France Breaks Up ATM Jackpotting Network

According to French prosecutors an international network engaged in ATM jackpotting has been broken up by police (Source: AFP/SecurityWeek).

In a statement on Friday 15 May Paris prosecutor Remy Heitz said that two suspects (aged 26 and 31) and already known to the authorities, have been charged and placed in detention.  He said that, between May 10-12, several individuals from the “Russian-speaking community” suspected of belonging to an “international jackpotting organisation” were detained in Colombes outside Paris, Laval in western France and the southern city of Nice, while trying to damage an ATM.  The criminal group worked across Europe to insert malware into ATMs, attacking the machines at night. “A hacker, operating from abroad, would take control of the cash dispensing software,” the statement said.

Nineteen incidents across France have already come to light, with the financial damage estimated at €280,000.

“We have a new wave of ‘jackpotting’ in France,” Francois-Xavier Masson, head of France’s agency for combating crimes in information and communication technologies (OCLCTIC), told AFP, adding that more than 60 incidents have been identified since the end of 2019.  “There was a previous wave in 2018 and then it came to a halt, before resuming at the end of 2019. The way the groups act is changing, the teams are more international. But we are also changing how we act”, he added.

ATM jackpotting has become a recognised problem across the world in recent years.  This is done by either using malware, or by using an unauthorised device (known as a black box), to ‘jackpot’ or  ‘cash-out’ an ATM. Typically all the cash in the machine is illegally ejected in such attacks, and collected by the criminals at the scene.  The EAST Expert Group on All Terminal Fraud (EGAF) focuses on the prevention of malware and black box attacks and, since 2016, has produced 48 malware and black box related Fraud Alerts from 24 countries, which are available to EAST Members.

EAST EGAF has also produced standard definitions for both methods, which can be seen in the below images (for a full list of all Terminal Fraud Definitions and related criminal benefits see the Terminal Fraud Definitions page on this website). 



Countering ATM Black Box attacks

black boxBlack box attacks on ATMs are a form of logical attack.  To perform these ‘cash-out’ or ‘jackpotting’ attacks the criminals connect an unauthorised device (typically an unknown box or laptop) to an ATM.  This device then sends dispense commands directly to the ATM cash dispenser in order to get it to spit out banknotes.  In order to physically connect such a device the criminals gain access to the ATM’s Top Box by either drilling or melting holes.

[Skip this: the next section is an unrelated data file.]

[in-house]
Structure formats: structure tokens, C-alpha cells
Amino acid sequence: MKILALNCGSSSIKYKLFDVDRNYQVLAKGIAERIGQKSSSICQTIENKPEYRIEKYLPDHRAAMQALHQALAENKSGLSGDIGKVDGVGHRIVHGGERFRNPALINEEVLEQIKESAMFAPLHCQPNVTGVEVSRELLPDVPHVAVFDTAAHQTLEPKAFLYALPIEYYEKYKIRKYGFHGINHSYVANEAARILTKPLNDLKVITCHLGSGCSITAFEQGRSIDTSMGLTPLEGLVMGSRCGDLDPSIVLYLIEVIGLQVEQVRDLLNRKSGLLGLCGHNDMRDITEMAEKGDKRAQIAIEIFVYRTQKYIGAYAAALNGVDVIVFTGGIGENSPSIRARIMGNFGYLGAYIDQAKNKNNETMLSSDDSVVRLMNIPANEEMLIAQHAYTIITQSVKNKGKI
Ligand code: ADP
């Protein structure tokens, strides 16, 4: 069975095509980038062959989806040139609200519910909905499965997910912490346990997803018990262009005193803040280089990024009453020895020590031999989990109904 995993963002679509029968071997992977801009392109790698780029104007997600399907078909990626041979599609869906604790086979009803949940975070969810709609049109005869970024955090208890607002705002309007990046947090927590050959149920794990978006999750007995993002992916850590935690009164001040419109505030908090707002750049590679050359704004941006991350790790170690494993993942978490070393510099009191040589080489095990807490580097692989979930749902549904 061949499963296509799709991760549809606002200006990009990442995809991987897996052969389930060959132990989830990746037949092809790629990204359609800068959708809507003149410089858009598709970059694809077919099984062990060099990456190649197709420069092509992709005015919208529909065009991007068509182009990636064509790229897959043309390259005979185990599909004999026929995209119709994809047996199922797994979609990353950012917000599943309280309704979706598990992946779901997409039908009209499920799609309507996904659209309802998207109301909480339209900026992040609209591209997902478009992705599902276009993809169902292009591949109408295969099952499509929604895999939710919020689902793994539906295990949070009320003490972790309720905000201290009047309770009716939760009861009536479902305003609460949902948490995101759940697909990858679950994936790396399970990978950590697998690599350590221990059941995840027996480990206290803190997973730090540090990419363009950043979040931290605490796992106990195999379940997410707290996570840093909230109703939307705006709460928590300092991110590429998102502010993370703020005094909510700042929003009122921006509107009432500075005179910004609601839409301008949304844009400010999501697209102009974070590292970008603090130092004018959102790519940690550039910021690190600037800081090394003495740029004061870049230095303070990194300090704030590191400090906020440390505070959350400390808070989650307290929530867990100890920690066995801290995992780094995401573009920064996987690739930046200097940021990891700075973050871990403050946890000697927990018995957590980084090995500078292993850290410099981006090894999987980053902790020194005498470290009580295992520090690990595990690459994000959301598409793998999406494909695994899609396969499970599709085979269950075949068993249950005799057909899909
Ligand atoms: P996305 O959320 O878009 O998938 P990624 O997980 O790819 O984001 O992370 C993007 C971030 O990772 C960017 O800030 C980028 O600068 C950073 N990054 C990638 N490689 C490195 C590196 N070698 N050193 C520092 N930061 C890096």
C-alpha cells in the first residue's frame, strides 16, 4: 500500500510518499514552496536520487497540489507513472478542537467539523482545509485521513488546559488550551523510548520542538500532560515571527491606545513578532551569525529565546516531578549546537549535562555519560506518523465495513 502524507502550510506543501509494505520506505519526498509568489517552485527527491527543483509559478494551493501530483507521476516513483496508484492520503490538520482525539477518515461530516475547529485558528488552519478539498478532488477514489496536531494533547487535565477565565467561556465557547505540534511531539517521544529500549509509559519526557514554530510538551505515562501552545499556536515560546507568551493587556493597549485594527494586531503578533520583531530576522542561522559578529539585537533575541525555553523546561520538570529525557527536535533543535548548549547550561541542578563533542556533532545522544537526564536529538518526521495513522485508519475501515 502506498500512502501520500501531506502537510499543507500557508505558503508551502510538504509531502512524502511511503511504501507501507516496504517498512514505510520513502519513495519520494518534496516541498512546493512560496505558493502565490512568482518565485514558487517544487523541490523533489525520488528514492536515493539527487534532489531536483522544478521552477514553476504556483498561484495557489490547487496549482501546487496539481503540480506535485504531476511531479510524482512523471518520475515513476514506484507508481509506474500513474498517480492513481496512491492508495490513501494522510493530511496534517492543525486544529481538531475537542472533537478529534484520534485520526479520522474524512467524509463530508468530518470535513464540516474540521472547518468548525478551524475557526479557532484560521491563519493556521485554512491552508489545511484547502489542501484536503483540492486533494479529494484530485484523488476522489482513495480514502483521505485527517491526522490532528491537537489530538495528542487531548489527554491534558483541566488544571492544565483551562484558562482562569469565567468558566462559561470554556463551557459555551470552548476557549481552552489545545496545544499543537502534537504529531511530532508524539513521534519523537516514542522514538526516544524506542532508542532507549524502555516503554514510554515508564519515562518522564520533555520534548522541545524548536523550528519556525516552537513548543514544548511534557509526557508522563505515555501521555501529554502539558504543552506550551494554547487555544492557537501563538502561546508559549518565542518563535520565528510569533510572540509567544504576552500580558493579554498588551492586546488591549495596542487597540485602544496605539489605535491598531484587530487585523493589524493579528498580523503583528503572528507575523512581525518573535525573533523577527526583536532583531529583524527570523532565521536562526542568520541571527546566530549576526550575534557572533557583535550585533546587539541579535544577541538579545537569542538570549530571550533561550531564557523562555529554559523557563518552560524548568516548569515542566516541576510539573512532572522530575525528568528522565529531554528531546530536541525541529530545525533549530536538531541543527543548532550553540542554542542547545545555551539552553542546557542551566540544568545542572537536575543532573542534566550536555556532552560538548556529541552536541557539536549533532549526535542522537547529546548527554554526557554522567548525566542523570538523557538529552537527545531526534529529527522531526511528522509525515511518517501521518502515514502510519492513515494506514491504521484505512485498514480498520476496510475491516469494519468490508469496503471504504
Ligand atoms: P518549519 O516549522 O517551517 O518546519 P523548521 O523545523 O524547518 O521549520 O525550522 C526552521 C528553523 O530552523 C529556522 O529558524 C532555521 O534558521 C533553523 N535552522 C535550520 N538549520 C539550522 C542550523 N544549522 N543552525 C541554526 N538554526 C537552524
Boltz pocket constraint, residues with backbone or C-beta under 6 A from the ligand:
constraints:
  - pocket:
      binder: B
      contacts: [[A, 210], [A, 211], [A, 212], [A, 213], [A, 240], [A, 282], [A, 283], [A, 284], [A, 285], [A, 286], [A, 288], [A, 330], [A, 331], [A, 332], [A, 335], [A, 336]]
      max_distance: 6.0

The latest statistics published by EAST show that, while the number of black box attacks in Europe is increasing, related losses have fallen when comparing 2016 with 2015.  This drop can be partly attributed to the recent arrests by law enforcement agencies across Europe (in an operation supported by EC3, Europol’s European Cybercrime Centre) and partly to actions taken by the industry to counter such attacks.  The first black box attacks in the Czech Republic took place in August 2016 and three arrests were subsequently made there by the Police.  The industry also took actions to counter such attacks and, at the upcoming EAST Financial Crime & Security Forum (EAST FCS 2017), Petr Ullmann from NCR in the Czech Republic will give an update on the actions taken.

About Petr Ullmann

After graduating in 2007 Petr Ullmann started his career as an IT and network administrator in the automotive industry and went on to work for various Czech companies in IT administration and project management roles.  His key area of expertise was Enterprise Resource Planning (ERP) software – business process management software that allows an organization to use a system of integrated applications to manage the business and automate many back office functions related to technology, services and human resources.

In 2011 he joined NCR Česká republika, initially working as a member of a team working on a project for Tesco Plc in Central Europe.  Since then he has worked on several specific projects for NCR customers (banks and financial institutions) including the migration to Windows 7 and implementation of McAfee ePO.

Who Is Attending?

Over 150 delegates will attend EAST FCS 2017 from ATM networks, banks, law enforcement, vendors, and EAST national and associate members.

Book soon to ensure you don’t miss this great opportunity to attend what has been described as an “excellent event for helping to make a difference in the area of financial crime prevention”.

There are some sponsorship slots still available so, if you are in the business of ATM crime and fraud prevention and wish to showcase your brand to a key audience, contact us.

International Criminal Group responsible for ATM Malware attacks taken down

Europol Jan 16 CybercrimeThe Romanian National Police and the Directorate for Investigating Organised Crimes and Terrorism (DIICOT), assisted by Europol and Eurojust as well as a number of European Law Enforcement authorities, disrupted an international criminal group responsible for ATM malware attacks.

This operation, one of the first in Europe against this kind of threat, resulted in multiple house searches in Romania and the Republic of Moldova and the final arrest of 8 individuals. The criminals used Tyupkin ATM malware which allowed the attackers to manipulate ATMs across Europe and illegally empty ATM cash cassettes.

The criminal group, composed of Romanian and Moldovan nationals, was involved in large scale ATM “Jackpotting”, causing substantial losses across Europe to the ATM industry.  ATM “Jackpotting” refers to the use of a Trojan horse, physically launched via an executable file in order to target an ATM, thus allowing the attackers to empty the ATM cash cassettes via direct manipulation, using the ATM PIN pad to submit commands to the Trojan.